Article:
we mentioned earlier, can be localized (with
only) and assigned to one another. Assigning a typeglob has the
effect of aliasing one identifier name to another. Consider
$spud = "Wow!"; @spud = ("idaho", "russet"); *potato= *spud; # Alias potato to spud using typeglob assignment print "$potato\n"; # prints "Wow!" print @potato, "\n"; # prints "idaho russet"
Once the typeglob assignment is made, all entities that were called
“spud” can now also be referred to as
“potato”—the names are freely interchangeable. That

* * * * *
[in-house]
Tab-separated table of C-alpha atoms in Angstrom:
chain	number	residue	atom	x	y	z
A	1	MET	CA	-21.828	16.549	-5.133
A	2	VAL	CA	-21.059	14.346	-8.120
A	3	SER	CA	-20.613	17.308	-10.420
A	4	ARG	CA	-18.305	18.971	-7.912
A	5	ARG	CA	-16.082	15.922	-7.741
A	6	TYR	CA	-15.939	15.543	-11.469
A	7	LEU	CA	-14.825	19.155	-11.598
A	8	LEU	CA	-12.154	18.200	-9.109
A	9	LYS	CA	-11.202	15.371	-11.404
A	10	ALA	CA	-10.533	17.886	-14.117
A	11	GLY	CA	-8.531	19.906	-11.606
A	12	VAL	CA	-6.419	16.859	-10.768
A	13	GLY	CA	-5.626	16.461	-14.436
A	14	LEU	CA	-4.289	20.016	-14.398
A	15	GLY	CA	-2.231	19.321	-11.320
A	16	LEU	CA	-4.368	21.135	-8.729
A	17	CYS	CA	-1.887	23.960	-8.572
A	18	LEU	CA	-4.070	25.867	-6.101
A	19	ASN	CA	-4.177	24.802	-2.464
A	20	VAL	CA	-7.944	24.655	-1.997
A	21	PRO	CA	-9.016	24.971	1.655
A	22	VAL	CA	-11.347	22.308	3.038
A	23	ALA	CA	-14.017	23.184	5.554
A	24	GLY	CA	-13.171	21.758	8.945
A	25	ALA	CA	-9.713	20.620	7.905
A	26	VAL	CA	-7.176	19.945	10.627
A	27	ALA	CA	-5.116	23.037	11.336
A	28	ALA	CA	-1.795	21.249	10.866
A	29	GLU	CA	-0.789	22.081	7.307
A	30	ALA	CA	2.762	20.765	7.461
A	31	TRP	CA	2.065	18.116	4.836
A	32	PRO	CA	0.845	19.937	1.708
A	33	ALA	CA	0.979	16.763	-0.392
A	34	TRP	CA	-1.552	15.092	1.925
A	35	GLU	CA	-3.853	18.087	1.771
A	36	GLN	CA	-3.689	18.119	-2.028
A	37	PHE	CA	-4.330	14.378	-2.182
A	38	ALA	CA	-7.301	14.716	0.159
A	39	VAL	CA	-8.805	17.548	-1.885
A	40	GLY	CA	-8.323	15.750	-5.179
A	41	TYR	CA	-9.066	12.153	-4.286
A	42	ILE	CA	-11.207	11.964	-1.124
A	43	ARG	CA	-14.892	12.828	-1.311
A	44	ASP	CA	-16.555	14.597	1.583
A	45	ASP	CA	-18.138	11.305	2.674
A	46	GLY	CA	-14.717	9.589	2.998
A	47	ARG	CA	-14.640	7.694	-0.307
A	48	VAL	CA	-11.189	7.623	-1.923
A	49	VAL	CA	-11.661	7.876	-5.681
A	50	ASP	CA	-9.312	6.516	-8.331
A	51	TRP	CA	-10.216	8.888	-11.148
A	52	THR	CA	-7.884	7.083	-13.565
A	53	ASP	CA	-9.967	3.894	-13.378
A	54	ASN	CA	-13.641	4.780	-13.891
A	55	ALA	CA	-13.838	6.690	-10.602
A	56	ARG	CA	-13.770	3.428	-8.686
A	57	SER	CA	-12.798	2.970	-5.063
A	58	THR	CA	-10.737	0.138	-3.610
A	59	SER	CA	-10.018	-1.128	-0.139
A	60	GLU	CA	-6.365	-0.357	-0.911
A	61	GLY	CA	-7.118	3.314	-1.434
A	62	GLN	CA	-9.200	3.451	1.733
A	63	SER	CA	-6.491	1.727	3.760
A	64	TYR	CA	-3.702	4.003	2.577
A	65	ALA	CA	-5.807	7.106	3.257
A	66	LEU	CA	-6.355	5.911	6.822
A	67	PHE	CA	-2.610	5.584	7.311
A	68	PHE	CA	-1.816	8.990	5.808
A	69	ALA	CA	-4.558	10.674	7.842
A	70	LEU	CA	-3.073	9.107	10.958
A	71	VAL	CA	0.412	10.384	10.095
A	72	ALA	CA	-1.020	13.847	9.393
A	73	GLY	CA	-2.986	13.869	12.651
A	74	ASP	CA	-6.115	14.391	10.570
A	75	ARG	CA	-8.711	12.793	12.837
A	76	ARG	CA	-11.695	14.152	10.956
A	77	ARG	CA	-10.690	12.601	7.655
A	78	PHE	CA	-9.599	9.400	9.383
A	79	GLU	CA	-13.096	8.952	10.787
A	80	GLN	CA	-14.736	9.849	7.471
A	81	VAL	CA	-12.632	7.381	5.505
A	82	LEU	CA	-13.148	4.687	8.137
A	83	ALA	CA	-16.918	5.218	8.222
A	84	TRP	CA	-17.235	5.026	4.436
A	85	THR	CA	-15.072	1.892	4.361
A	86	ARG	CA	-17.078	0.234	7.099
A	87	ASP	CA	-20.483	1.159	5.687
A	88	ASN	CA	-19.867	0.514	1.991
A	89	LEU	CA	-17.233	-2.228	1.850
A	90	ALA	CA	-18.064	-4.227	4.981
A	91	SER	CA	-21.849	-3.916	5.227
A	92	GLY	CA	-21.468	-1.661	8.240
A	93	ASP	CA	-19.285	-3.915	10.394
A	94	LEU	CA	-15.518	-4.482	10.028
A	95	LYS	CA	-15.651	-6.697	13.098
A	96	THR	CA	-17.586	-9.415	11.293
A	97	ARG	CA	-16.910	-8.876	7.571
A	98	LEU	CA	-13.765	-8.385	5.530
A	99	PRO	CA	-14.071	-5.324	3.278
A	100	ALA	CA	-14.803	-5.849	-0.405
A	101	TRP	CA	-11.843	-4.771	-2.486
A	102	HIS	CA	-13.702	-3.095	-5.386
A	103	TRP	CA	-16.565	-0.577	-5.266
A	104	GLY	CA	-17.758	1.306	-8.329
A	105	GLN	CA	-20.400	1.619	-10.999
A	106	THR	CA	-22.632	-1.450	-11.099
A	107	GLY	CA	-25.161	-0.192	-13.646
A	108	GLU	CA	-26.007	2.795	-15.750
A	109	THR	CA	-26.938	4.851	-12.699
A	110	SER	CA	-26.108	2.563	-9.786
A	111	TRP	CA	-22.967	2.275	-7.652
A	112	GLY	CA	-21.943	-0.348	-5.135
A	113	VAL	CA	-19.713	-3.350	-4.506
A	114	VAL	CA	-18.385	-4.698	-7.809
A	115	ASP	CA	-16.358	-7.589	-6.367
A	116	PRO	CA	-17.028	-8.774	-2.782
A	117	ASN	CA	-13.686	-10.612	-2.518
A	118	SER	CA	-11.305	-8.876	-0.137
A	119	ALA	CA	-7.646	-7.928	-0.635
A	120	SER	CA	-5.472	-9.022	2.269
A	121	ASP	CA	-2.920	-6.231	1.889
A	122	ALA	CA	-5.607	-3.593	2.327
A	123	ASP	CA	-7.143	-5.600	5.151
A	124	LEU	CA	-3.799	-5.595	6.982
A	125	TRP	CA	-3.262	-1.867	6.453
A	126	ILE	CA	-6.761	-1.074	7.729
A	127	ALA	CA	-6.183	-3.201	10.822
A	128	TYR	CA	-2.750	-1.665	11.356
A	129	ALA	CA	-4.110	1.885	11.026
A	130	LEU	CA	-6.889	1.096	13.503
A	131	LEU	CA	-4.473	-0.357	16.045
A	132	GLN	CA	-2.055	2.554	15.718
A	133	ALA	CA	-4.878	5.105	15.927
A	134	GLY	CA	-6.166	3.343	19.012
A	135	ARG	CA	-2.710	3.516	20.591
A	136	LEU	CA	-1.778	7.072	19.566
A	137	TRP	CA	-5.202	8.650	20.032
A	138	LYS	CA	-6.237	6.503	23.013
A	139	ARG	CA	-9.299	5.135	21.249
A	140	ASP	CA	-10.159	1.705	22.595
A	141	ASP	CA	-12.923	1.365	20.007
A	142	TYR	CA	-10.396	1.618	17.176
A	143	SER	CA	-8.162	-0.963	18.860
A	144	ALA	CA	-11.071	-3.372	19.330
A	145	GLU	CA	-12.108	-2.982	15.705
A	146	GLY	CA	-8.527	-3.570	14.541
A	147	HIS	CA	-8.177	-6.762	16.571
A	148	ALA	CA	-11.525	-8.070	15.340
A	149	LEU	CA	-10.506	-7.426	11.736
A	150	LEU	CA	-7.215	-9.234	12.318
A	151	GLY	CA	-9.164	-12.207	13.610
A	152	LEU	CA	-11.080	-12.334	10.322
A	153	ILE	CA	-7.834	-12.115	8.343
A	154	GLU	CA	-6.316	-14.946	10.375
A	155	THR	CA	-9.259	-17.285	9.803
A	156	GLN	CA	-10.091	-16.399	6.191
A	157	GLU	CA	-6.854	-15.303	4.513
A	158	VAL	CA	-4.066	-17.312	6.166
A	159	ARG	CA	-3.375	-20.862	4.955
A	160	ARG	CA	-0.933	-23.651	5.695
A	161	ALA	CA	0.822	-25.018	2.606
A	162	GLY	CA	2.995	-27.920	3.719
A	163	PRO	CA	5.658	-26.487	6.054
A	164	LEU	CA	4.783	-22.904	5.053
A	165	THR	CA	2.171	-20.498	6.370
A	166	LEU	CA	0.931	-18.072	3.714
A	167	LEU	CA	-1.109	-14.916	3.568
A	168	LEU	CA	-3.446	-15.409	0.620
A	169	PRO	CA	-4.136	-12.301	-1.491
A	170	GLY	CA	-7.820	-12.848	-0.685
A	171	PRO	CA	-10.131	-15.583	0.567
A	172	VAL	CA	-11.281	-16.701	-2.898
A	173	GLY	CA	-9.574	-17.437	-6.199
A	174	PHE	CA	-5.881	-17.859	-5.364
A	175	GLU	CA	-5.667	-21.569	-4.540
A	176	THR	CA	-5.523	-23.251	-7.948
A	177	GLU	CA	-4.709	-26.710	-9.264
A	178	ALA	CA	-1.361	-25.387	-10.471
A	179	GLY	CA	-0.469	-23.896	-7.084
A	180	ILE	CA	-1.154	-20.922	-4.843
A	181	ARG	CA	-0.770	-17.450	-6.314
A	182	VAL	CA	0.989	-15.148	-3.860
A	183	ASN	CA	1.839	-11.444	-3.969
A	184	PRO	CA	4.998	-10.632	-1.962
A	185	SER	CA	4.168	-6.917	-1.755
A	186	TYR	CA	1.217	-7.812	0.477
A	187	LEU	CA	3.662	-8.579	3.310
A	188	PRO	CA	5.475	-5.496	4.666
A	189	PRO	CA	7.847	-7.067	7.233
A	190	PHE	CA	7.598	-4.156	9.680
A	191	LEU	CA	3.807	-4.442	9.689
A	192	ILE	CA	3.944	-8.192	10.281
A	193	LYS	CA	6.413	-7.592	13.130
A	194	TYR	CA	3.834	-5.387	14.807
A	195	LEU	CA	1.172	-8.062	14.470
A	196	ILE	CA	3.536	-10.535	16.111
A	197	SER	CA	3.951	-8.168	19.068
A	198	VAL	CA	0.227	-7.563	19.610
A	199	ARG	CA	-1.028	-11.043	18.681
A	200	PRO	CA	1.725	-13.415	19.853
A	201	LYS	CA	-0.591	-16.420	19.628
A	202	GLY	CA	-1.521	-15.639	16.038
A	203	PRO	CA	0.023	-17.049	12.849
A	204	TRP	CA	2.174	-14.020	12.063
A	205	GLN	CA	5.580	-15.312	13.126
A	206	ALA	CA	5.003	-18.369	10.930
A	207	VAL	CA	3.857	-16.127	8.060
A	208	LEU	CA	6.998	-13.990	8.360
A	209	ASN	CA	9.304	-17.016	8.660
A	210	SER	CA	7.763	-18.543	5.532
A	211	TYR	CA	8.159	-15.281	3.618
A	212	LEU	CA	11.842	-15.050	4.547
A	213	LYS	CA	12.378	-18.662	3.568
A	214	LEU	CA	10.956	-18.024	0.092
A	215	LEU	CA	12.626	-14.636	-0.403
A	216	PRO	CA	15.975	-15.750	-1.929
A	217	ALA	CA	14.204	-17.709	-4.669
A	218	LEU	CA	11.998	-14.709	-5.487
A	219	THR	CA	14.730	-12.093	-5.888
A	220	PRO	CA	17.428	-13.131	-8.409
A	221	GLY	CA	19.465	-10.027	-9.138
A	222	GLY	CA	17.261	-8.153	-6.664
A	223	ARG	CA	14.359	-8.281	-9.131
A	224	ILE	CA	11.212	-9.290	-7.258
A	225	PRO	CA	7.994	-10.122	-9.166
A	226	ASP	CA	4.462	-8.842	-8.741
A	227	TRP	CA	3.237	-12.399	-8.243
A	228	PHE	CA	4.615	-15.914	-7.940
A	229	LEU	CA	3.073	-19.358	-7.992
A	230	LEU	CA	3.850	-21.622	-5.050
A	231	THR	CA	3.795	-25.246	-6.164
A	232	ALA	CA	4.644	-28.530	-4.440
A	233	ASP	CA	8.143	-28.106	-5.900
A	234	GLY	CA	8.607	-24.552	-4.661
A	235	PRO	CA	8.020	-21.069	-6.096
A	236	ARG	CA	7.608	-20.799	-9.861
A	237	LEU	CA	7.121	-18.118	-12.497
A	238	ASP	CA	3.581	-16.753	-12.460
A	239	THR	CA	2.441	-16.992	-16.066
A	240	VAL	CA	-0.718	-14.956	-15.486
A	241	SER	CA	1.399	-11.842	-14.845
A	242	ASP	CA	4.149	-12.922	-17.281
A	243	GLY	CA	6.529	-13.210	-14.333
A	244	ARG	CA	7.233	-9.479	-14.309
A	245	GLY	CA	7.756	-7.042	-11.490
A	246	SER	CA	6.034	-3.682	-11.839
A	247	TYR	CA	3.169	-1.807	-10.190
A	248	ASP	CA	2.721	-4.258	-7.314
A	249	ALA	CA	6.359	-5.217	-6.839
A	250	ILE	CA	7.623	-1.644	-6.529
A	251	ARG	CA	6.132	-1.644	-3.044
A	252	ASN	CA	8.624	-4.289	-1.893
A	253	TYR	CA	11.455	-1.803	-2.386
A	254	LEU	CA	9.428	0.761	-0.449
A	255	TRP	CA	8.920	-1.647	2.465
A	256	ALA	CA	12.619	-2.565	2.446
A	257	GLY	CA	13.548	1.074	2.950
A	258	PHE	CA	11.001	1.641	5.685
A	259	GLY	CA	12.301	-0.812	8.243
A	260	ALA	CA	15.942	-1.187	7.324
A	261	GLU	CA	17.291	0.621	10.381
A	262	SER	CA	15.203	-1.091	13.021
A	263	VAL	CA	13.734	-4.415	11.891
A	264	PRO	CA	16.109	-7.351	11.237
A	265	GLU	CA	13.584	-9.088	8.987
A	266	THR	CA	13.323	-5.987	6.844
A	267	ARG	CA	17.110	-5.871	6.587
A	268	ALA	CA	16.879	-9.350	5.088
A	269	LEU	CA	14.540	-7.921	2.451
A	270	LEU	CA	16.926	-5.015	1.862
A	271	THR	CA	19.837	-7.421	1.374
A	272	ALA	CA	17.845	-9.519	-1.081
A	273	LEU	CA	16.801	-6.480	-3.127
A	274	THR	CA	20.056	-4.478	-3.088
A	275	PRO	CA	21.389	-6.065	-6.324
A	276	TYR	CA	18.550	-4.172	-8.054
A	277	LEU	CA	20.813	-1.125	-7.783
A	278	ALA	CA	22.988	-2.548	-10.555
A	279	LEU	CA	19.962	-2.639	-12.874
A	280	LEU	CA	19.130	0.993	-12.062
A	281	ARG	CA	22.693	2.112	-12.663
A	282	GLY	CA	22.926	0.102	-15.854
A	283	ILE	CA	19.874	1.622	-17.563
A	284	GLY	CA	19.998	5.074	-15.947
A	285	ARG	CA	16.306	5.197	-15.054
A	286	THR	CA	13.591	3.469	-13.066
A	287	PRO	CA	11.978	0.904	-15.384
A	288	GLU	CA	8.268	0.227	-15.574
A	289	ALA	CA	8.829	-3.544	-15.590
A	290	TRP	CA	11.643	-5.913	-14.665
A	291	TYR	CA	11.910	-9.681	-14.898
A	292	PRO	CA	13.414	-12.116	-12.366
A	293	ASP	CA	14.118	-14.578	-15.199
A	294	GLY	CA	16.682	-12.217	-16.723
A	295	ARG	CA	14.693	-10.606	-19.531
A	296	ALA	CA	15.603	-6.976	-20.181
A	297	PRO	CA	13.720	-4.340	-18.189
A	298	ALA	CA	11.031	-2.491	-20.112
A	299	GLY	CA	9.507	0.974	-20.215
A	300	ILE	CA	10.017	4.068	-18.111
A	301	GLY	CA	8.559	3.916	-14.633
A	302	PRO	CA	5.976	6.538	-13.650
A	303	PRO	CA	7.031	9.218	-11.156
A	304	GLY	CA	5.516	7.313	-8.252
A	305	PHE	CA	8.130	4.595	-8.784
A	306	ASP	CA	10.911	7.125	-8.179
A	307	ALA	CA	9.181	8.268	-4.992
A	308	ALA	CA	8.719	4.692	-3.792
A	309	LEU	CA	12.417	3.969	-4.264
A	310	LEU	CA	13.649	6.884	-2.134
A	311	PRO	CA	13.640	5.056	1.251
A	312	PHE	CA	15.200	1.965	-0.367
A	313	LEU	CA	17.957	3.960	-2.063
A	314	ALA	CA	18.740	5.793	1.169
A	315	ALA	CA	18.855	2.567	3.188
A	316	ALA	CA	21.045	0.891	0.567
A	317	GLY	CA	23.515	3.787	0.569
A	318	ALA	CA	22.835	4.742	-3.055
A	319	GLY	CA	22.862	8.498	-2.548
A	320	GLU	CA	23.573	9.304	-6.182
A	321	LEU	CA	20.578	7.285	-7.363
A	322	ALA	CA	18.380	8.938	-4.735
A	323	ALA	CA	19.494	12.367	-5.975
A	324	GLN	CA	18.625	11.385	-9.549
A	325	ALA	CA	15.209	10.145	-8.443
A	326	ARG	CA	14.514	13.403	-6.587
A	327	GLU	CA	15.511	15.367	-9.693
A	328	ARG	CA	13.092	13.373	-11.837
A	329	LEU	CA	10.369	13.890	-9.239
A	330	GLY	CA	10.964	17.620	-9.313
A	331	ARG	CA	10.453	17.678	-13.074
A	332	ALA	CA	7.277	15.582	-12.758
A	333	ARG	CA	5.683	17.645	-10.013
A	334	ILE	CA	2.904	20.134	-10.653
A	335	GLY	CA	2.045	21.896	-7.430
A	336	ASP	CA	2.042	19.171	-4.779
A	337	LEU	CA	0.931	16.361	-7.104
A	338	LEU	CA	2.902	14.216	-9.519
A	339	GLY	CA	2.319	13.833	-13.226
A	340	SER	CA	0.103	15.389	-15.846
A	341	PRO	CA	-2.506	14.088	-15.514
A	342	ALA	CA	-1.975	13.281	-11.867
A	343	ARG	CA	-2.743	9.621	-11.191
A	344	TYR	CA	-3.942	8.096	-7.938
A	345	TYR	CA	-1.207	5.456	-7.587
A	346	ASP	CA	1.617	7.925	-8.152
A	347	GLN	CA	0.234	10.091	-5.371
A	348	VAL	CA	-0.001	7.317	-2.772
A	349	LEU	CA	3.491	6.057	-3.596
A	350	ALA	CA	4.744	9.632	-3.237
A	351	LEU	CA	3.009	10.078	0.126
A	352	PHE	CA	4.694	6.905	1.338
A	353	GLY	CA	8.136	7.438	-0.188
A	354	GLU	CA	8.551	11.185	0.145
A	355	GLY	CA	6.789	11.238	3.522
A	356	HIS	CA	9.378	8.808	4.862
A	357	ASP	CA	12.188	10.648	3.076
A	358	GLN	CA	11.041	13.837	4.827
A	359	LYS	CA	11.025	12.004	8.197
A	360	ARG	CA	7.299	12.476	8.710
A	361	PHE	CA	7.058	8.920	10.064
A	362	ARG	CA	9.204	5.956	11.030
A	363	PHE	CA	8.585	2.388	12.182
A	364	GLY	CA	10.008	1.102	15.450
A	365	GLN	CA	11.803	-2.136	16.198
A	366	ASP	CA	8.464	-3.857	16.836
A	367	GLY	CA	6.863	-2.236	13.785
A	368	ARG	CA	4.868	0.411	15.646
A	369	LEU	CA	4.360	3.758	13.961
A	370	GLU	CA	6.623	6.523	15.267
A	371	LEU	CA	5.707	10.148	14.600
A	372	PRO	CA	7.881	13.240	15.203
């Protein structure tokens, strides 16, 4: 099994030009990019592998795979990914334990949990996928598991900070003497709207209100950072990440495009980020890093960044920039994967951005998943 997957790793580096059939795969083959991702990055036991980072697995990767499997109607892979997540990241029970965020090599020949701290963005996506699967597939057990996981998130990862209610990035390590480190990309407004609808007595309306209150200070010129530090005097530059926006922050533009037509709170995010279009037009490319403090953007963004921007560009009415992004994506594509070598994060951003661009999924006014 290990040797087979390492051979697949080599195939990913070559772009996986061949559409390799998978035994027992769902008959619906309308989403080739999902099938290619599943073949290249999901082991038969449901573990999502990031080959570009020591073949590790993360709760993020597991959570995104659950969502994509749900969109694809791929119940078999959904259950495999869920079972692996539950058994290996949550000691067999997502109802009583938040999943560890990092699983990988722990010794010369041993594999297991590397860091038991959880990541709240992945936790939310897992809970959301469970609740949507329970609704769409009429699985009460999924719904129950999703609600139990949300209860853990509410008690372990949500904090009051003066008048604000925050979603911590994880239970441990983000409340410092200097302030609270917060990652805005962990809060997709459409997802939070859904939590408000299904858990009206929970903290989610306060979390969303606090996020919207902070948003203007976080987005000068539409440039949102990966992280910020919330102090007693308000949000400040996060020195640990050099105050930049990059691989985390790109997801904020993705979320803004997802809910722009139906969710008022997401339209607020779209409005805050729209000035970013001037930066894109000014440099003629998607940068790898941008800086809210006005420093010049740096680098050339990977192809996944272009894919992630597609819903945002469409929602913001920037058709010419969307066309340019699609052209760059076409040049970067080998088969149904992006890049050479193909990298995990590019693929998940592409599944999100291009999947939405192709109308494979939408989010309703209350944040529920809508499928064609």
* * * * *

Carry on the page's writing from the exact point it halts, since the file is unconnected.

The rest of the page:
$potato are the
same thing, and so are the subroutines
&potato. Figure 3.2
shows the picture after a typeglob assignment; both entries in the
symbol table end up pointing to the same typeglob value.
Figure 3-2. Assigning *spud to *potato: both symbol table entries point to the same typeglob
The alias holds true until the typeglob is reassigned or removed. (We
will shortly see how to remove a typeglob.) In the example, there is
no subroutine called
spud, but if we define it
after the typeglobs have been assigned, that
subroutine can also be invoked as
potato. It turns
out that the alias works the other way too. If you assign a new list
@potato, it will also be automatically
For now, there is no easy, intuitive way to get rid of an alias created by a typeglob assignment (you may reassign ...